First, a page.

While the outcome of the 2020 presidential race was still being figured out well beyond Election Day, the will of Box Elder County voters was crystal clear.
In an election featuring few contested local races, voters in the county turned out in record-high numbers to support their choice for the next president of the United States, governor of Utah, two seats in the Utah Legislature, and a new face representing their district in the U.S. House of Representatives for the first time in 18 years.
Early and late on Election Day, long lines formed outside the Bear River Valley Senior Center, which served as one of two in-person voting locations in the county on Tuesday, Nov. 3.
It wasn’t quite as busy during the day, but still saw a steady stream of voters coming through the door.
Box Elder County Clerk Marla Young said the county hired extra poll workers to staff in-person locations on Election Day and for early voting days the week before. While the day came and went without any major incident, she thanked the Box Elder County Sheriff’s Office for standing by to handle any problems that might arise.
“Everything seemed to go smooth last night,” BESO Chief Deputy Dale Ward said on Nov. 4, the day after Election Day. “We had a few little issues, but no major problems.”
After the last absentee and early-vote ballots were counted last Friday, the numbers revealed that turnout did indeed reach a record high. 26,362 ballots were cast countywide, representing slightly more than 88% of all registered voters.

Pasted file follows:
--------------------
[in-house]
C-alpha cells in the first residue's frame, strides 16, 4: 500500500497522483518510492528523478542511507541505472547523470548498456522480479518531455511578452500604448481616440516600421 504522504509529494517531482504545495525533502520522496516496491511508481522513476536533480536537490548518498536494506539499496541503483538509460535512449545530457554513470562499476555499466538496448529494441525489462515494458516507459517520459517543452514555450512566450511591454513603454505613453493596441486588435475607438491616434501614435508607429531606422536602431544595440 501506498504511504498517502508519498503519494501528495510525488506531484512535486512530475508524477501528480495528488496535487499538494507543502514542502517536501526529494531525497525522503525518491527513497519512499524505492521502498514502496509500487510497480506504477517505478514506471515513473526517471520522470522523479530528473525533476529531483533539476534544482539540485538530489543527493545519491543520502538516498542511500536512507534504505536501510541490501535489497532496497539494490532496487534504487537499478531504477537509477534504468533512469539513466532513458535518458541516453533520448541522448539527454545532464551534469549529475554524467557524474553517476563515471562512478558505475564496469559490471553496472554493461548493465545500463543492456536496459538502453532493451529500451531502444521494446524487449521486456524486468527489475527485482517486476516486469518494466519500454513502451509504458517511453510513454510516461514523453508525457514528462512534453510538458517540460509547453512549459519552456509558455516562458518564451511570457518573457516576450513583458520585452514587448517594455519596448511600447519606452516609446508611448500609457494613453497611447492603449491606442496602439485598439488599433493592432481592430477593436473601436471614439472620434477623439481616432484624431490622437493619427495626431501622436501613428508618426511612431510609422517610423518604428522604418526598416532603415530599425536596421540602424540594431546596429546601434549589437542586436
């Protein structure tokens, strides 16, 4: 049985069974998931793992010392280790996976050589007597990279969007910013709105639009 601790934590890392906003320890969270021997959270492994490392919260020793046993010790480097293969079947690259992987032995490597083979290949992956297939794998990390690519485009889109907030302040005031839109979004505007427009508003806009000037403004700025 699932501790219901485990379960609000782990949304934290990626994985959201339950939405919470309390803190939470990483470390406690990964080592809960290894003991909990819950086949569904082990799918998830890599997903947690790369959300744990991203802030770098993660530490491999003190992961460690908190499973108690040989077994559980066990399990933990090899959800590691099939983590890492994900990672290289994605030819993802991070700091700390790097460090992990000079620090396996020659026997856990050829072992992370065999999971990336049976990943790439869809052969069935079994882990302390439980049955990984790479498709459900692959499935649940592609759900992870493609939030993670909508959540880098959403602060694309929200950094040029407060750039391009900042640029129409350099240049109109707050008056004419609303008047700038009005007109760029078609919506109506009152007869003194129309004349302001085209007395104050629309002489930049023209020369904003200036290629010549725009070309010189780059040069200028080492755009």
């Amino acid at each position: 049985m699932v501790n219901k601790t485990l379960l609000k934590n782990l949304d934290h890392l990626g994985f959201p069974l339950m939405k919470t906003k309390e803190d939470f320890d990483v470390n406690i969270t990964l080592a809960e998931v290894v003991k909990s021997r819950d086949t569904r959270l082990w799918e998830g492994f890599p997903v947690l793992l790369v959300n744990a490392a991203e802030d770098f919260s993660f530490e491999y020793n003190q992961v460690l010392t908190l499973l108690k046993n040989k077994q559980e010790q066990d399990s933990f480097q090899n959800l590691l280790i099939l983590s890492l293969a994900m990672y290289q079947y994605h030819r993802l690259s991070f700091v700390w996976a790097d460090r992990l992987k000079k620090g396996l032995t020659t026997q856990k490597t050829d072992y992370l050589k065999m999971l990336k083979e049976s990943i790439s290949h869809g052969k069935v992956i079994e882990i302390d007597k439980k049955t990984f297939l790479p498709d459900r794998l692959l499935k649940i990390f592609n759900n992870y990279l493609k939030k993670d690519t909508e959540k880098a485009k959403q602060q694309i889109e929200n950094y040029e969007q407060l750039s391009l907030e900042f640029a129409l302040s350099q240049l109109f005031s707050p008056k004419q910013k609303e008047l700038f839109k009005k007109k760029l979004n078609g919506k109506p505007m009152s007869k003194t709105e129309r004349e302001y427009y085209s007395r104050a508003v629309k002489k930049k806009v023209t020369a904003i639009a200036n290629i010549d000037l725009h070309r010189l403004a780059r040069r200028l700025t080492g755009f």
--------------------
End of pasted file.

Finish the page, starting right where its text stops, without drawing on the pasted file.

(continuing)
In the presidential race, incumbent Republican President Donald Trump was the overwhelming favorite in the county, gaining 78.4% of the vote, compared with 16.2% for Democratic challenger Joe Biden.
The result was largely expected in Box Elder County, part of Utah’s 1st Congressional District, which was the most reliably Republican voting district west of the Rockies in the 2016 presidential election. The party had a 26-point advantage across the district that year, according to the nonpartisan Cook Political Voting Index. That margin put it slightly ahead of Utah’s 3rd District (plus-25), which includes the southern portion of the Wasatch Front and most of southeastern Utah; and Wyoming’s single, statewide district (plus-25) in terms of Republican support.
Box Elder County voters last week also gave a big boost to Spencer Cox, who won the Utah Governor’s office with 64.4% of the statewide vote and 75.2% of the Box Elder County vote.
In other races, newcomer Blake Moore won the U.S. House seat left open by the retirement of Rep. Rob Bishop, who has held the seat since 2003. Moore defeated Democratic challenger Darren Parry with 69.5% of the district-wide vote and was an even more popular choice in Box Elder County, where he received 75.8% of all ballots cast.
State Rep. Lee Perry’s decision not to run for reelection in Utah House District 29 after serving there for 10 years created an open seat in the Utah House of Representatives. Republican Matt Gwynn easily took that race with 78.6% of the vote.
Joel Ferry, also on the Republican ticket, won a second term representing Utah House District 1. Ferry garnered 79.4% in a landslide victory over Democrat Amber Hardy (13.2%) and Constitution Party candidate Sherry Phipps (7.4%).